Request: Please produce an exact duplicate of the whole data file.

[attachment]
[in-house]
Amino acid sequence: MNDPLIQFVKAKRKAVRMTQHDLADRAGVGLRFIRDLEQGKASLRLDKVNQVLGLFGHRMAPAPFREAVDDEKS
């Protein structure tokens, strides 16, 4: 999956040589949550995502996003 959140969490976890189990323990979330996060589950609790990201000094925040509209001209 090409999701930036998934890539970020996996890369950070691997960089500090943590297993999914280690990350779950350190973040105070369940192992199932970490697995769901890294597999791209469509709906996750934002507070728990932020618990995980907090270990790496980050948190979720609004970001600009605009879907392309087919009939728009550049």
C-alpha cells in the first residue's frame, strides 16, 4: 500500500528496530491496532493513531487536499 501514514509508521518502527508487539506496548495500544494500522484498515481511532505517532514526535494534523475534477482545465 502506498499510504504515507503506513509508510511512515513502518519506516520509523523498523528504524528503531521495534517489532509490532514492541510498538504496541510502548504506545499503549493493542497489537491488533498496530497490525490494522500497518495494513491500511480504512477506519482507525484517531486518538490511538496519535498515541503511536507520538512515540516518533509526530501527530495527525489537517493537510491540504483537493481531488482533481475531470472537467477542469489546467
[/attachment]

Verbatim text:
[in-house]
Amino acid sequence: MNDPLIQFVKAKRKAVRMTQHDLADRAGVGLRFIRDLEQGKASLRLDKVNQVLGLFGHRMAPAPFREAVDDEKS
């Protein structure tokens, strides 16, 4: 999956040589949550995502996003 959140969490976890189990323990979330996060589950609790990201000094925040509209001209 090409999701930036998934890539970020996996890369950070691997960089500090943590297993999914280690990350779950350190973040105070369940192992199932970490697995769901890294597999791209469509709906996750934002507070728990932020618990995980907090270990790496980050948190979720609004970001600009605009879907392309087919009939728009550049």
C-alpha cells in the first residue's frame, strides 16, 4: 500500500528496530491496532493513531487536499 501514514509508521518502527508487539506496548495500544494500522484498515481511532505517532514526535494534523475534477482545465 502506498499510504504515507503506513509508510511512515513502518519506516520509523523498523528504524528503531521495534517489532509490532514492541510498538504496541510502548504506545499503549493493542497489537491488533498496530497490525490494522500497518495494513491500511480504512477506519482507525484517531486518538490511538496519535498515541503511536507520538512515540516518533509526530501527530495527525489537517493537510491540504483537493481531488482533481475531470472537467477542469489546467